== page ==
Meridian has today submitted its response to the Electricity Authority’s wholesale market review.
Meridian’s Chief Executive, Neal Barclay welcomed the ongoing monitoring of the wholesale market saying the Authority’s work needs to provide consumers and market participants with confidence that the market is operating for the long-term benefit of consumers. But Meridian believes there are shortcomings in the analysis completed by the Authority as part of this latest wholesale market review.
“Meridian believes the Authority’s analysis in this review is not supported by real-world evidence and so risks leading to decisions with unintended consequences that ultimately do not benefit consumers or address any identified harm,” says Barclay.
There has been no shortage of wholesale market scrutiny. This is the tenth review the Authority has carried out since the Pohokura gas production outages in Spring 2018. During the review period, the electricity spot market has seen higher demand, continued gas supply uncertainty, uncertainty over the future of the Tiwai Point aluminium smelter, high gas spot prices, drier conditions in the country’s hydro catchments, and significantly increased emissions costs for thermal and geothermal generators. All these factors have led to relatively elevated wholesale prices during the review period.
“It’s very important to remember that most households have been entirely insulated from higher wholesale prices because of fixed price residential contracts, competitive pressures and retailers’ longer-term view of pricing. Data from the Ministry of Business Innovation and Employment supports this fact, showing the cost of residential electricity has fallen in every year of the review period,” adds Barclay.
Meridian agrees with the Authority’s conclusion that no evidence of the exercise of market power was found. However, in speculating about whether prices have been determined in a competitive environment, much of the Authority’s analysis misses the mark and does not adequately recognise the effect of gas market uncertainty on hydro storage management and the impact of hydro offer prices on long-term security of supply. By questioning whether hydro offers could have been lower the Authority seems to assume a “free lunch” whereby hydro generation can be increased through lower offer prices without impacting lake levels, security of supply, and prices in future.
“In our response we encourage the Authority to better understand the use of offer prices to manage hydro storage and suggest the Authority should focus on the widely acknowledged uncertainty regarding gas supply and consider options to reduce that uncertainty for market participants,” says Barclay.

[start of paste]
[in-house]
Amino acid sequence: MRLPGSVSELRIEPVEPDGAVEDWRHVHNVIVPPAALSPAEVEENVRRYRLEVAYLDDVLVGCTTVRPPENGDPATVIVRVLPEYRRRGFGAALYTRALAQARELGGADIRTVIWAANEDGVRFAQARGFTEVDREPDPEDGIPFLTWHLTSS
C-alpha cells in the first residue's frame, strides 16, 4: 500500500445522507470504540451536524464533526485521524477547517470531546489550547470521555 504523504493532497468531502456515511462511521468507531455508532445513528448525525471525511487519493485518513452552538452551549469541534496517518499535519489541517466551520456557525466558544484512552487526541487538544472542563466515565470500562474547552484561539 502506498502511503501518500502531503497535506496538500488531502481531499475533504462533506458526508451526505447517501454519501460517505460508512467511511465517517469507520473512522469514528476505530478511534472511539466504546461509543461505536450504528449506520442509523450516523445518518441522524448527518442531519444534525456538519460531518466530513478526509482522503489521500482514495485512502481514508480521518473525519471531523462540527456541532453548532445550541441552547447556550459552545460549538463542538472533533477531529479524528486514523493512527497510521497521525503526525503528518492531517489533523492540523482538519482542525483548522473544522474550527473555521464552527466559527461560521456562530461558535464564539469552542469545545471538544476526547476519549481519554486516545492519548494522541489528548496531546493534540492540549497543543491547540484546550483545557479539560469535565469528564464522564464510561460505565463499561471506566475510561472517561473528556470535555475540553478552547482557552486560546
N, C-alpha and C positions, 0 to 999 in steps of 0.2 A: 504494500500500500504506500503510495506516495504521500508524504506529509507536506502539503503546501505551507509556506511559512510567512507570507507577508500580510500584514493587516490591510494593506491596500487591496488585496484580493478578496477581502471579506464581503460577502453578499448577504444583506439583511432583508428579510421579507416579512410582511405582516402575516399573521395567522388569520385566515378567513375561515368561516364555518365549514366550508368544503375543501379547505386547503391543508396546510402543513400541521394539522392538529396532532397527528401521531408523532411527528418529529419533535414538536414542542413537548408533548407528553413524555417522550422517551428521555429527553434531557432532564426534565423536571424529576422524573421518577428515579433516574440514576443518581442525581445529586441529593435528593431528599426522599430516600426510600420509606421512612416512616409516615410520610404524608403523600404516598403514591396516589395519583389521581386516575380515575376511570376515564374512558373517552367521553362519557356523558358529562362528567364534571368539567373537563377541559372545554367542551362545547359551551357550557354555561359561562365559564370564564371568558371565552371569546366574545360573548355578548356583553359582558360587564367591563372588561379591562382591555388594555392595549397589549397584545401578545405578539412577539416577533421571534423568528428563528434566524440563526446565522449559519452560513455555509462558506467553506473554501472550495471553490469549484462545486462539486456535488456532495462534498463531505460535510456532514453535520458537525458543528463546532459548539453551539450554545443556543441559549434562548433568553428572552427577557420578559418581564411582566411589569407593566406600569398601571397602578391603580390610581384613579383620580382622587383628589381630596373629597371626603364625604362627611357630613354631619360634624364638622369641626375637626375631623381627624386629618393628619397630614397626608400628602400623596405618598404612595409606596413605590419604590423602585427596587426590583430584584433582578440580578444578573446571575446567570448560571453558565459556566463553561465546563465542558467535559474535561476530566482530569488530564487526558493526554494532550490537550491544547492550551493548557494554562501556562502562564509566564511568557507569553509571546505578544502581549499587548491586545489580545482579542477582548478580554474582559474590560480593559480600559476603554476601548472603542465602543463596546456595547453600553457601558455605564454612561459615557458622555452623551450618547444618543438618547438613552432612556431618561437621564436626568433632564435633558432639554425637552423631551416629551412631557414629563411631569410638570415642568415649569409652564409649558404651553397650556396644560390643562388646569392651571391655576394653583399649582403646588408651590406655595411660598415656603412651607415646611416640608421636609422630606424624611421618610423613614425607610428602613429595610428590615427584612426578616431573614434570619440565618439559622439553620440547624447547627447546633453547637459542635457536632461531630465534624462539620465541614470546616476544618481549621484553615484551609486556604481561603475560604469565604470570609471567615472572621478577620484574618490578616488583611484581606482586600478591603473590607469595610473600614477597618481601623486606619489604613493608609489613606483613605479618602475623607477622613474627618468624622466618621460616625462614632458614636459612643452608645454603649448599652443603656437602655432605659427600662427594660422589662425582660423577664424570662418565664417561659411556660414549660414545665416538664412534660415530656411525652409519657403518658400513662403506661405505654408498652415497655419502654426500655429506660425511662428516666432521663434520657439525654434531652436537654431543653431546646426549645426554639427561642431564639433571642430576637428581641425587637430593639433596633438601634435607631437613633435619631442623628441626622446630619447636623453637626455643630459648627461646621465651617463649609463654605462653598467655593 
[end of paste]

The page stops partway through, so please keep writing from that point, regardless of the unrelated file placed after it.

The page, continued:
If at any point the Authority finds market power has been exercised, it already has the necessary tools at its disposal to address that issue via the new trading conduct rules introduced in June 2021.
Meridian was also surprised by the Authority’s focus on a single transaction rather than market dynamics, namely the contract with the New Zealand Aluminium Smelter (NZAS). After 50 years of smelting operations in New Zealand, the smelter owners agreed to postpone their planned exit from New Zealand by just over 3 years from August 2021 to December 2024.
“Meridian has been transparent about its intentions in negotiating with the smelter and the fact that this agreement was a transitional arrangement that helps support a managed exit from Aotearoa,” says Barclay.
The contract price is sharp, but is not below the price that Meridian could have received for its generation under alternative scenarios. The sharp price also recognises the scale of NZAS, and the demand response options that Meridian can call on from NZAS in a dry year. Meridian’s intention in making the deal was to avoid wasted hydro generation and deliver broader benefits to the country, such as:
- Time for the Southland community to attract and secure new industries and jobs. The smelter is Southland’s largest employer, and its exit has a far-reaching impact on the region’s economy.
- Time for generators and Transpower to plan and build necessary new transmission, generation, and battery storage options that would mitigate the waste of hydro generation.
Barclay says, “If we follow the Authority’s thinking around the smelter exit contract, there are potentially negative implications for other large electricity consumers, and our country’s collective goal to create a zero-emissions economy with more opportunities and jobs.”
“We believe the Authority’s view that this contract is an example of inefficient price discrimination is not supported by the evidence available and the potential intervention options the Authority has proposed could impose material costs on consumers,” adds Barclay.
A copy of Meridian’s submission is linked below:
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Meridian Energy Media Team
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